We estimated adult survival probabilities for the endangered Florida manatee (Trichechus manatus latirostris) in four regional populations using photo-identification data and open-population capture-recapture statistical models. The mean annual adult survival probability over the most recent 10-yr period of available estimates was as follows: Northwest - 0.956 (SE 0.007), Upper St. Johns River - 0.960 (0.011), Atlantic Coast - 0.937 (0.008), and Southwest - 0.908 (0.019). Estimates of temporal variance independent of sampling error, calculated from the survival estimates, indicated constant survival in the Upper St. Johns River, true temporal variability in the Northwest and Atlantic Coast, and large sampling variability obscuring estimates for the Southwest. Calf and subadult survival probabilities were estimated for the Upper St. Johns River from the only available data for known-aged individuals: 0.810 (95% CI 0.727-0.873) for 1st year calves, 0.915 (0.827-0.960) for 2nd year calves, and 0.969 (0.946-0.982) for manatee 3 yr or older. These estimates of survival probabilities and temporal variance, in conjunction with estimates of reproduction probabilities from photoidentification data can be used to model manatee population dynamics, estimate population growth rates, and provide an integrated measure of regional status.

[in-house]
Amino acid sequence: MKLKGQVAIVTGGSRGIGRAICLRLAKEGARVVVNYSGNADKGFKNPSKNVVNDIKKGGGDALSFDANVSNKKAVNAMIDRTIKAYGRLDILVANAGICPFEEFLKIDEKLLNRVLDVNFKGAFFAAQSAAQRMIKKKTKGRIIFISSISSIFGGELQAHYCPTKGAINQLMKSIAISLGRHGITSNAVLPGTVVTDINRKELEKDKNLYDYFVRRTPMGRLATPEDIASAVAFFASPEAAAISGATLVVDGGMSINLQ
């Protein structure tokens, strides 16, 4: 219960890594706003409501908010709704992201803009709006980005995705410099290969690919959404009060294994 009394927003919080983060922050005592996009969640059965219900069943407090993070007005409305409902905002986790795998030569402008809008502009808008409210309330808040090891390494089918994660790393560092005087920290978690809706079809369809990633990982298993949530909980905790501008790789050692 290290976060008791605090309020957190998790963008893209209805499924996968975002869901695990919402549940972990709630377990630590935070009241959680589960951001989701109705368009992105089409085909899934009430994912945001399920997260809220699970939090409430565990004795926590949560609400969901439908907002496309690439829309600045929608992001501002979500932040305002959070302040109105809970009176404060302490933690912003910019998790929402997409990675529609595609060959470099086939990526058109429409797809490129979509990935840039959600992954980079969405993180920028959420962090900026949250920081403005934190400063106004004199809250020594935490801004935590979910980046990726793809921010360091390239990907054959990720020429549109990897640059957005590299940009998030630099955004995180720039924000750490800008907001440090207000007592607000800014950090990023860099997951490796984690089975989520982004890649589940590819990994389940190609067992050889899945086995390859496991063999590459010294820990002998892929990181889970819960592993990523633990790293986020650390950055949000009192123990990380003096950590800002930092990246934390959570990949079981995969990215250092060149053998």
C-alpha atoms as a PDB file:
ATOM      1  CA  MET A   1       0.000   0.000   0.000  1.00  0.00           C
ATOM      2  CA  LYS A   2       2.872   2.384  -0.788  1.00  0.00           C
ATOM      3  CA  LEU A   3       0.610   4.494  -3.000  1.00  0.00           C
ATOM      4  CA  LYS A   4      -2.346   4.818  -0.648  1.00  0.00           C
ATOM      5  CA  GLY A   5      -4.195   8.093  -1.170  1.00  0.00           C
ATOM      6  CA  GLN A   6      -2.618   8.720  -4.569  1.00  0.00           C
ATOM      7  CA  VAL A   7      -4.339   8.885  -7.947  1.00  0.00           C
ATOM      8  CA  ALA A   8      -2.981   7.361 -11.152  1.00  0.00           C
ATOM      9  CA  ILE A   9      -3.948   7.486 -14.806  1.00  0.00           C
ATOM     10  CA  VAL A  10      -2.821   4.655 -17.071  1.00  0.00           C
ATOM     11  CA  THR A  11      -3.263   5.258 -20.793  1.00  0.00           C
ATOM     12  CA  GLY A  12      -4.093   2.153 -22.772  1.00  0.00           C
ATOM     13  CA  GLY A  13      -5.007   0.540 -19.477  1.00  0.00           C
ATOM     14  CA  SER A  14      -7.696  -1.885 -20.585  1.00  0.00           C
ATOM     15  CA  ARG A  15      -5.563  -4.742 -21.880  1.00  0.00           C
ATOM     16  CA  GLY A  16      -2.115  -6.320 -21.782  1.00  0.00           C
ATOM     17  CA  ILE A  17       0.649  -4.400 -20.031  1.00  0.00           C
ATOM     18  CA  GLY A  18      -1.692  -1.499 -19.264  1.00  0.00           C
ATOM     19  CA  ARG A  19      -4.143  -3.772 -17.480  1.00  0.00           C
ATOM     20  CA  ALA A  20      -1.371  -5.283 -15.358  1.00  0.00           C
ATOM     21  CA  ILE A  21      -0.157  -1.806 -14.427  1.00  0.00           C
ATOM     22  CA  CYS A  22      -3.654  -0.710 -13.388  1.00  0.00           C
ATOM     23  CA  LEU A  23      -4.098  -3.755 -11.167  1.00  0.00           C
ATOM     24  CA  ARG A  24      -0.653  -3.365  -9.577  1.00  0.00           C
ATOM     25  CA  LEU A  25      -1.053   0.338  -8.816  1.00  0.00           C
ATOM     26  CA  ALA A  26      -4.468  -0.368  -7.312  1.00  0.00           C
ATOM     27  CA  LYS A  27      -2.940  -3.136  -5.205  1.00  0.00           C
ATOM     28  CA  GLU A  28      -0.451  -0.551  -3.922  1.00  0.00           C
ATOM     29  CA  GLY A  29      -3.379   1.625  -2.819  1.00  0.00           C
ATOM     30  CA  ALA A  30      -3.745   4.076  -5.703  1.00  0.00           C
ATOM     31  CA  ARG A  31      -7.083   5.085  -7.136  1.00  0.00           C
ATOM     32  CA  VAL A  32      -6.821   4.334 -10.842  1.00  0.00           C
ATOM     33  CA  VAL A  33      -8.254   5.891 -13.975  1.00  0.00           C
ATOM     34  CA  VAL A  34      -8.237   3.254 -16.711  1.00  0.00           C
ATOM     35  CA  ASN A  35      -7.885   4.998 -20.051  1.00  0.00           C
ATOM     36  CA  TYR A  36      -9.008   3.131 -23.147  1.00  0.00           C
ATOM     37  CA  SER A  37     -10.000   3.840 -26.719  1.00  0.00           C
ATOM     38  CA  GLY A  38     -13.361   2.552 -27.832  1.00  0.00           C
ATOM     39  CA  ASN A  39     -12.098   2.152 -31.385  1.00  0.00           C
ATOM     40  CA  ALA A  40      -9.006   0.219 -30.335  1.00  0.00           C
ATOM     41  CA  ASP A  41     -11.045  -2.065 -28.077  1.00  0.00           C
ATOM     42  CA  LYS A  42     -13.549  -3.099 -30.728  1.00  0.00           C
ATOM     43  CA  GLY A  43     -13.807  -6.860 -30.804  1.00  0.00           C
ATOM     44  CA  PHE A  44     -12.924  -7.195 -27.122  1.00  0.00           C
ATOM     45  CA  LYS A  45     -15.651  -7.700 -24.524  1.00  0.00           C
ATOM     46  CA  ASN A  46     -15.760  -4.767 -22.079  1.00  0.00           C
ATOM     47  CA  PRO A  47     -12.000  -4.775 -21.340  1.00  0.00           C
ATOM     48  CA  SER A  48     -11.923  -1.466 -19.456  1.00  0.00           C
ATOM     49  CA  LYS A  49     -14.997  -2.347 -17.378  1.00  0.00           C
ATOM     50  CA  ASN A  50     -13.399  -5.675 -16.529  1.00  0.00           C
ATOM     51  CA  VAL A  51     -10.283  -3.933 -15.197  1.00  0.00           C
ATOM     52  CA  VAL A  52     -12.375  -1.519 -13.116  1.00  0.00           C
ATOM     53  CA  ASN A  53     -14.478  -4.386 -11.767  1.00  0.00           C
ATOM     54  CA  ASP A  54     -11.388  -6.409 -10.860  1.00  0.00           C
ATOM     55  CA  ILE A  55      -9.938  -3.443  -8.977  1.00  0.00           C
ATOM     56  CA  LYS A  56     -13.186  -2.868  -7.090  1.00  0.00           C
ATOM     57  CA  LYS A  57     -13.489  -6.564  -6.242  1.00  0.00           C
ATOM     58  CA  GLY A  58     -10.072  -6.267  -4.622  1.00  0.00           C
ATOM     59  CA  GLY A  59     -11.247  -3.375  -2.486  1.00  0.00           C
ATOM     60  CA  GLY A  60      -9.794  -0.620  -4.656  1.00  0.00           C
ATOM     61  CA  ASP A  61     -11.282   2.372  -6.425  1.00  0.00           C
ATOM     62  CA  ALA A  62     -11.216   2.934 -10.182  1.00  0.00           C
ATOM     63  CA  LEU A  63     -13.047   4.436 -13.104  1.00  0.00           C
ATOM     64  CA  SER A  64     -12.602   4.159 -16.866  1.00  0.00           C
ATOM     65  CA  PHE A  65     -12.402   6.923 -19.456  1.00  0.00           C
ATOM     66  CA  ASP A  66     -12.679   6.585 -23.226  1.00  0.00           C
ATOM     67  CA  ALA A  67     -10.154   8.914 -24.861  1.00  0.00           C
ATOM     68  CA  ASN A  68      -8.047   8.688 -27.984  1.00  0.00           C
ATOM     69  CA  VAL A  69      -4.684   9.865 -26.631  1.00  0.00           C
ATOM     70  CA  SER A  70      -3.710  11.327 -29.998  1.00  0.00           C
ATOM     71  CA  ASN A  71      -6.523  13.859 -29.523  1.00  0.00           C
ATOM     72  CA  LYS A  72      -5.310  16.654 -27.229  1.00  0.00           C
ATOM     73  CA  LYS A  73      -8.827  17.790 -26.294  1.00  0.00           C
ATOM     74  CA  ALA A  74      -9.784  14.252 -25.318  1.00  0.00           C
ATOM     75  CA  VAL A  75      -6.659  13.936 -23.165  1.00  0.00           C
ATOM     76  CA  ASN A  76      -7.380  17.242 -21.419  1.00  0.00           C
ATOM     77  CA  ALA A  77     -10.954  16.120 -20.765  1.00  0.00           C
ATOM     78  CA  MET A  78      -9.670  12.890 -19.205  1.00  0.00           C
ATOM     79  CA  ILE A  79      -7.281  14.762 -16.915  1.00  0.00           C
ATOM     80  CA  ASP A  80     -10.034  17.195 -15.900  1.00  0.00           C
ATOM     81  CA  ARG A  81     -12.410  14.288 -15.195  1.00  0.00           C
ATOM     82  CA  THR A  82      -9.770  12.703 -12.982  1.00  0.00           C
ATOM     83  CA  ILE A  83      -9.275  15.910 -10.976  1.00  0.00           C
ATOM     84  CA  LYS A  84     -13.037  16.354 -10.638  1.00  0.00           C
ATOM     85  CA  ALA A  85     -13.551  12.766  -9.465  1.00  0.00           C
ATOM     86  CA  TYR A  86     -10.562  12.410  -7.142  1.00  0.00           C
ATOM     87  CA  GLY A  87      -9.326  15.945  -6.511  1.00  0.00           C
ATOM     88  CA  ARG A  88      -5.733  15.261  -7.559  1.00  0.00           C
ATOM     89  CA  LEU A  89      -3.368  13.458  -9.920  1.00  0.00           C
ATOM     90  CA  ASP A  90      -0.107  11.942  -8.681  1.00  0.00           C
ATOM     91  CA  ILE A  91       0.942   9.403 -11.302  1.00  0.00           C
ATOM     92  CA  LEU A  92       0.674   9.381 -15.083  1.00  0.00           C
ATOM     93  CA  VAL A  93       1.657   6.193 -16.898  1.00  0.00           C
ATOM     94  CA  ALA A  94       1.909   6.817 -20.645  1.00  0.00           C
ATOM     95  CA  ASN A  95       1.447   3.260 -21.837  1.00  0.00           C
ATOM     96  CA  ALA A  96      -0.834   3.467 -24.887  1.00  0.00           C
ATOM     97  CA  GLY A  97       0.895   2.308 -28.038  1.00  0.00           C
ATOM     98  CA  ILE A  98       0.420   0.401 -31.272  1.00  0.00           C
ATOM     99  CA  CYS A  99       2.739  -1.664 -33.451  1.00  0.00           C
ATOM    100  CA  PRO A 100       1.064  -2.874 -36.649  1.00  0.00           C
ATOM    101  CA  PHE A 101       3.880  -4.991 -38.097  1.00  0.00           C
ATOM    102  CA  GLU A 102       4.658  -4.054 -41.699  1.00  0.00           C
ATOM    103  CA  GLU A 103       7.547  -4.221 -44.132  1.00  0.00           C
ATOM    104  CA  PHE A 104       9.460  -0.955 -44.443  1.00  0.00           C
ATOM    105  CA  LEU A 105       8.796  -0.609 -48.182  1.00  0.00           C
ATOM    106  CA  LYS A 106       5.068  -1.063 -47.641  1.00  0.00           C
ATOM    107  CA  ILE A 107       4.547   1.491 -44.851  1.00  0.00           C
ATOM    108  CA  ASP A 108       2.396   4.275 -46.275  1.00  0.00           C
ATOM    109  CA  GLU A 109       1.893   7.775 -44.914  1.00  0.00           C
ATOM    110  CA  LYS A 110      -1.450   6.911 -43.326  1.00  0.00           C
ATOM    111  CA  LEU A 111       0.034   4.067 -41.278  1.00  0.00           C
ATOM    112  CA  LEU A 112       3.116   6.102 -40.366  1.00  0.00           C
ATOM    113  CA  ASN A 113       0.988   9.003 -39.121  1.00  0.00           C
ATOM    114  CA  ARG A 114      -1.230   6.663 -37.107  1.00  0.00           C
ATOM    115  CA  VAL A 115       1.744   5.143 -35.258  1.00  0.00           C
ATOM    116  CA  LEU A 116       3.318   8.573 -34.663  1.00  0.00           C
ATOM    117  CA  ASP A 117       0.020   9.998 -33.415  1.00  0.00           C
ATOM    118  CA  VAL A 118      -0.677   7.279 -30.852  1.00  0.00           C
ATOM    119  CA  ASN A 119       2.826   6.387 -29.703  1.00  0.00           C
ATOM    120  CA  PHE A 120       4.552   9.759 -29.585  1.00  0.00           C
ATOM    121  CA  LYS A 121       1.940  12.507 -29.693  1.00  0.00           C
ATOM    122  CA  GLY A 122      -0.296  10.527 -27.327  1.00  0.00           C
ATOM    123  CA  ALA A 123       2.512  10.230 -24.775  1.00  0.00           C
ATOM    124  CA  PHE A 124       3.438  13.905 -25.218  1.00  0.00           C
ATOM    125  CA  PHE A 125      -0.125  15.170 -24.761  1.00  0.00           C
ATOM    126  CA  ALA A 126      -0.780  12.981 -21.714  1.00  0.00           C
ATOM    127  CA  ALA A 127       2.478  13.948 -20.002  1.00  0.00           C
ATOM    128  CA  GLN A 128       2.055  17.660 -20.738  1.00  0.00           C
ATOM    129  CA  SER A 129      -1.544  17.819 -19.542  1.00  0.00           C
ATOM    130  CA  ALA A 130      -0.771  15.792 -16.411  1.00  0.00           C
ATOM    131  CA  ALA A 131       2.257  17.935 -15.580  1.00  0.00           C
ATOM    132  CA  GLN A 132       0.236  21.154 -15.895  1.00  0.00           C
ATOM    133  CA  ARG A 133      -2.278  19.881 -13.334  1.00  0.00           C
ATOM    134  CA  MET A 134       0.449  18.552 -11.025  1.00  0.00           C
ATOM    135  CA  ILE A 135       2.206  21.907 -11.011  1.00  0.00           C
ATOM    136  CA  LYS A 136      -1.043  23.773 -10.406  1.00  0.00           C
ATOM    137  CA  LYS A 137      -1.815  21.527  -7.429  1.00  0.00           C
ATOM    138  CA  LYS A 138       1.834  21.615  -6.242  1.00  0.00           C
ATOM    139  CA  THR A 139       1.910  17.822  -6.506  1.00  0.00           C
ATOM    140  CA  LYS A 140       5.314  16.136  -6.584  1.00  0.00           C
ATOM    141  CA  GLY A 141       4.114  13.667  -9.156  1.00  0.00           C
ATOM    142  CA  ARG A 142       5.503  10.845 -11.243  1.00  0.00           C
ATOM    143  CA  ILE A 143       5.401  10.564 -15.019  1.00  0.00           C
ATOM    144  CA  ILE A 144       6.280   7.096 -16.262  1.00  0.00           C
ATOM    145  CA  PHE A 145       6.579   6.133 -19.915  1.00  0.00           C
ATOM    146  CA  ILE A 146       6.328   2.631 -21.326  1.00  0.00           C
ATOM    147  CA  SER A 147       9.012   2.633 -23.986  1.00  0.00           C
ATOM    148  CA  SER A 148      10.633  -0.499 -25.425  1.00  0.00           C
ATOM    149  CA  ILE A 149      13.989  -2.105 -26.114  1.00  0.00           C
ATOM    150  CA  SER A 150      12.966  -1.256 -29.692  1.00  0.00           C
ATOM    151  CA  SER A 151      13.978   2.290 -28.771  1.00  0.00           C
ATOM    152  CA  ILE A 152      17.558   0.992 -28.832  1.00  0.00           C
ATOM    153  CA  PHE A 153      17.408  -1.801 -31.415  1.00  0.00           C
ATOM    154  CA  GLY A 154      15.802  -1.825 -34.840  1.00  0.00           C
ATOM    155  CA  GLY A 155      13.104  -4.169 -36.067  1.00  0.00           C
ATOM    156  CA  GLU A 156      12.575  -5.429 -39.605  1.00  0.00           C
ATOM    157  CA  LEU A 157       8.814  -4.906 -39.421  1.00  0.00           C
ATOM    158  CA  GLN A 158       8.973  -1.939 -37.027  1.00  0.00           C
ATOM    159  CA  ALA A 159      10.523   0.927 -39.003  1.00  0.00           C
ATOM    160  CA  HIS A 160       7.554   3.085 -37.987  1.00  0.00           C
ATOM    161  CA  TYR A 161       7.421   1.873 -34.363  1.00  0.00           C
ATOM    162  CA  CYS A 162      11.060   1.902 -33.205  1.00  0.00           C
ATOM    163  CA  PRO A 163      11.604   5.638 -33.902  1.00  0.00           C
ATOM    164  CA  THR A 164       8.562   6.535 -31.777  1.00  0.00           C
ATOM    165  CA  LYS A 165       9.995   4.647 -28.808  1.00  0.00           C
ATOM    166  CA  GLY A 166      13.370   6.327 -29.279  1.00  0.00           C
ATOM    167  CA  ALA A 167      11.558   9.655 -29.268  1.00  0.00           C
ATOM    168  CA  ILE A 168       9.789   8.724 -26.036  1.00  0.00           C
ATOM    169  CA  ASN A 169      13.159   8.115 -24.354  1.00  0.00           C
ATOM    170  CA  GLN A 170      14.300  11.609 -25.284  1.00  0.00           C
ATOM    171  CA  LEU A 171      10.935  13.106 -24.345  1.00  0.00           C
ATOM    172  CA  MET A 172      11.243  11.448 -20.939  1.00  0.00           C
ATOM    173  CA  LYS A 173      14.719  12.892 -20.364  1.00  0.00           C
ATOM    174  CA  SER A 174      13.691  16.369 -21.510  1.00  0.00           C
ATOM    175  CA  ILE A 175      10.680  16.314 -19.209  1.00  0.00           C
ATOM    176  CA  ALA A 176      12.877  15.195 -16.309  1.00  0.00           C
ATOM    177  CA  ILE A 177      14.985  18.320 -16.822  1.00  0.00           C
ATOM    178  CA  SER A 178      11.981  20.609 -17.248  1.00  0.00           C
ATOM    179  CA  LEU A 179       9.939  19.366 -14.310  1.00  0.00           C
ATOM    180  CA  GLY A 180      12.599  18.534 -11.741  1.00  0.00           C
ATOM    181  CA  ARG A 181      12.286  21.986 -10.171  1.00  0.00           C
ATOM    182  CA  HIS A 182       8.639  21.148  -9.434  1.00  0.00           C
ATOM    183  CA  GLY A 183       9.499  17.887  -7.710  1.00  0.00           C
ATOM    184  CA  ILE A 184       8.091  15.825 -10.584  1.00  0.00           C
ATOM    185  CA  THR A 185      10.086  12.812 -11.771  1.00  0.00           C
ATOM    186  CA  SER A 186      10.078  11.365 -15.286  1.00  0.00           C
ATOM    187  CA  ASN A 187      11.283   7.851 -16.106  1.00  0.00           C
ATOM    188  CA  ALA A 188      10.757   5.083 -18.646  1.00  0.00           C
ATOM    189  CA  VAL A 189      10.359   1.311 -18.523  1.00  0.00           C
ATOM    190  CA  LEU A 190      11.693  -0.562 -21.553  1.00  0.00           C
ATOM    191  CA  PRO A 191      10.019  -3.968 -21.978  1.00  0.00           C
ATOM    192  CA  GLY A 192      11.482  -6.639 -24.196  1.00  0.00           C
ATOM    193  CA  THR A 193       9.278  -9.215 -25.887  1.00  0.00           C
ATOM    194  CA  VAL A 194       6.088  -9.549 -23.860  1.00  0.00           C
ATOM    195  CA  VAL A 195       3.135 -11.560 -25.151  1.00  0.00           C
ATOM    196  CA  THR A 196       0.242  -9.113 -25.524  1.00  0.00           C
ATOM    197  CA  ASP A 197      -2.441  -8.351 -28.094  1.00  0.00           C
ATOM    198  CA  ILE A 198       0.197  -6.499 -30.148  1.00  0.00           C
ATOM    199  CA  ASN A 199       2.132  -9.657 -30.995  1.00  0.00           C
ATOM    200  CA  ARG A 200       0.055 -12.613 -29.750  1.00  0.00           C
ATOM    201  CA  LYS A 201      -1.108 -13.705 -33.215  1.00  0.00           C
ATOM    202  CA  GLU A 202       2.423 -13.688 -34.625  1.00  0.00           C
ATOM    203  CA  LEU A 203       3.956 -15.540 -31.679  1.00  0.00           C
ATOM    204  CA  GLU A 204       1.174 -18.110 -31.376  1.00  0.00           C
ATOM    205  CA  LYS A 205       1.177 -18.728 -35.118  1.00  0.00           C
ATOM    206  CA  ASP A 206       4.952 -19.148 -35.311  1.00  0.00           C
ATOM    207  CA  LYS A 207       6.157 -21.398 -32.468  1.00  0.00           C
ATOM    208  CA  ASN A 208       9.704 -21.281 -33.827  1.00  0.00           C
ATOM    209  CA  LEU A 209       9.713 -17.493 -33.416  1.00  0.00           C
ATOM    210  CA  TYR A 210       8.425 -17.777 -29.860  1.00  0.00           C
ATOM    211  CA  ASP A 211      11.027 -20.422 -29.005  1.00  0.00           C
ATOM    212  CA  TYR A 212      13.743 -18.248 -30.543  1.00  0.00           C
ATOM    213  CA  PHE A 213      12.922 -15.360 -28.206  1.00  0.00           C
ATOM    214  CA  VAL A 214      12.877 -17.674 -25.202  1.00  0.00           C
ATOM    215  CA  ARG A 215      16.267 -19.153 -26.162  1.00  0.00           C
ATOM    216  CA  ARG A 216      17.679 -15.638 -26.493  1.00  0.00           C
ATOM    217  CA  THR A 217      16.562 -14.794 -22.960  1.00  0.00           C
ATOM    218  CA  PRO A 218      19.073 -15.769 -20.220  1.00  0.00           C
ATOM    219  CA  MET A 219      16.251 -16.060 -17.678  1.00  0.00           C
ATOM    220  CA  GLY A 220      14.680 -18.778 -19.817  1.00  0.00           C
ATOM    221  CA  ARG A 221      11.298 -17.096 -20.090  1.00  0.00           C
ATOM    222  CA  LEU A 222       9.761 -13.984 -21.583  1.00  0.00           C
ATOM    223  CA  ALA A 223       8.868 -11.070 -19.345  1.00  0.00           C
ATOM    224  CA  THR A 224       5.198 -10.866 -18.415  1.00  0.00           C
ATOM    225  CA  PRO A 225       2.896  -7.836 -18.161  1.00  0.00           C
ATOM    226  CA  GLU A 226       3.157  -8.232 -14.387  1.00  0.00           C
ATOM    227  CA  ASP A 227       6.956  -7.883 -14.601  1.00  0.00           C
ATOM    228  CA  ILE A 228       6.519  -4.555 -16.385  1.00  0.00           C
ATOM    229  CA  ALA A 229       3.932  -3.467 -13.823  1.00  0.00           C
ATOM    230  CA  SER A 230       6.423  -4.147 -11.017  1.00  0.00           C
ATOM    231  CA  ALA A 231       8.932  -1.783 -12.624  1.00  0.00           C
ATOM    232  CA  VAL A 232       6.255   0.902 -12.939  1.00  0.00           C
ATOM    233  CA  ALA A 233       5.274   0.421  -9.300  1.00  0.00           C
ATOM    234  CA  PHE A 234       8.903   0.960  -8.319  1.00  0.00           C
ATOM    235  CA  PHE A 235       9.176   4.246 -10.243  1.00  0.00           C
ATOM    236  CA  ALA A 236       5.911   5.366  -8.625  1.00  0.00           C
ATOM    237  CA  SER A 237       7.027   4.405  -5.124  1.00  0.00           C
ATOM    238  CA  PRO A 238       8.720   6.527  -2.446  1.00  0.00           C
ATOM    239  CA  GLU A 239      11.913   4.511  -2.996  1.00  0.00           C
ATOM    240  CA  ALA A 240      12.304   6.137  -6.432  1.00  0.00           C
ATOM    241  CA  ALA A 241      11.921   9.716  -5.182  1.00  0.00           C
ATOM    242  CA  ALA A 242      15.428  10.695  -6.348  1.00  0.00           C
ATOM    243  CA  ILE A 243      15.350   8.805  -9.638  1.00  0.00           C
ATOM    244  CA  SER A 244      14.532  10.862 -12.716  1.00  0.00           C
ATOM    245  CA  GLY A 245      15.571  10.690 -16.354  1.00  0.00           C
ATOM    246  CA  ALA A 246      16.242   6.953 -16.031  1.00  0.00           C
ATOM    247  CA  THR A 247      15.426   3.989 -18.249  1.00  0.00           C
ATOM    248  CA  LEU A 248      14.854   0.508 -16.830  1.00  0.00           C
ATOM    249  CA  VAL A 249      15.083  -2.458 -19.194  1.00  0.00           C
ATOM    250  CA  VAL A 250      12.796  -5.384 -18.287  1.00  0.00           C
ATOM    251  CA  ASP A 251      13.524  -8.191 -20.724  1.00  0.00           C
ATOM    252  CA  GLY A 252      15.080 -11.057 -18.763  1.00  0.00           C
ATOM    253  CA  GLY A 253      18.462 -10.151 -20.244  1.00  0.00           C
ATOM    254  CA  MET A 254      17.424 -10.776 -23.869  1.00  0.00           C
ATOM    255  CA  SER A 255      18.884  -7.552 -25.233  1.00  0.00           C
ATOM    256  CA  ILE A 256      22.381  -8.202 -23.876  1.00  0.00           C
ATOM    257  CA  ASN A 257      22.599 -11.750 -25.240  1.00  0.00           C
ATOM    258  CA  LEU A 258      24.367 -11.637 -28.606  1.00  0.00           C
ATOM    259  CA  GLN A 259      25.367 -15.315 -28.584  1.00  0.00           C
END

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Survival estimates for Florida manatees from the photo-identification of individuals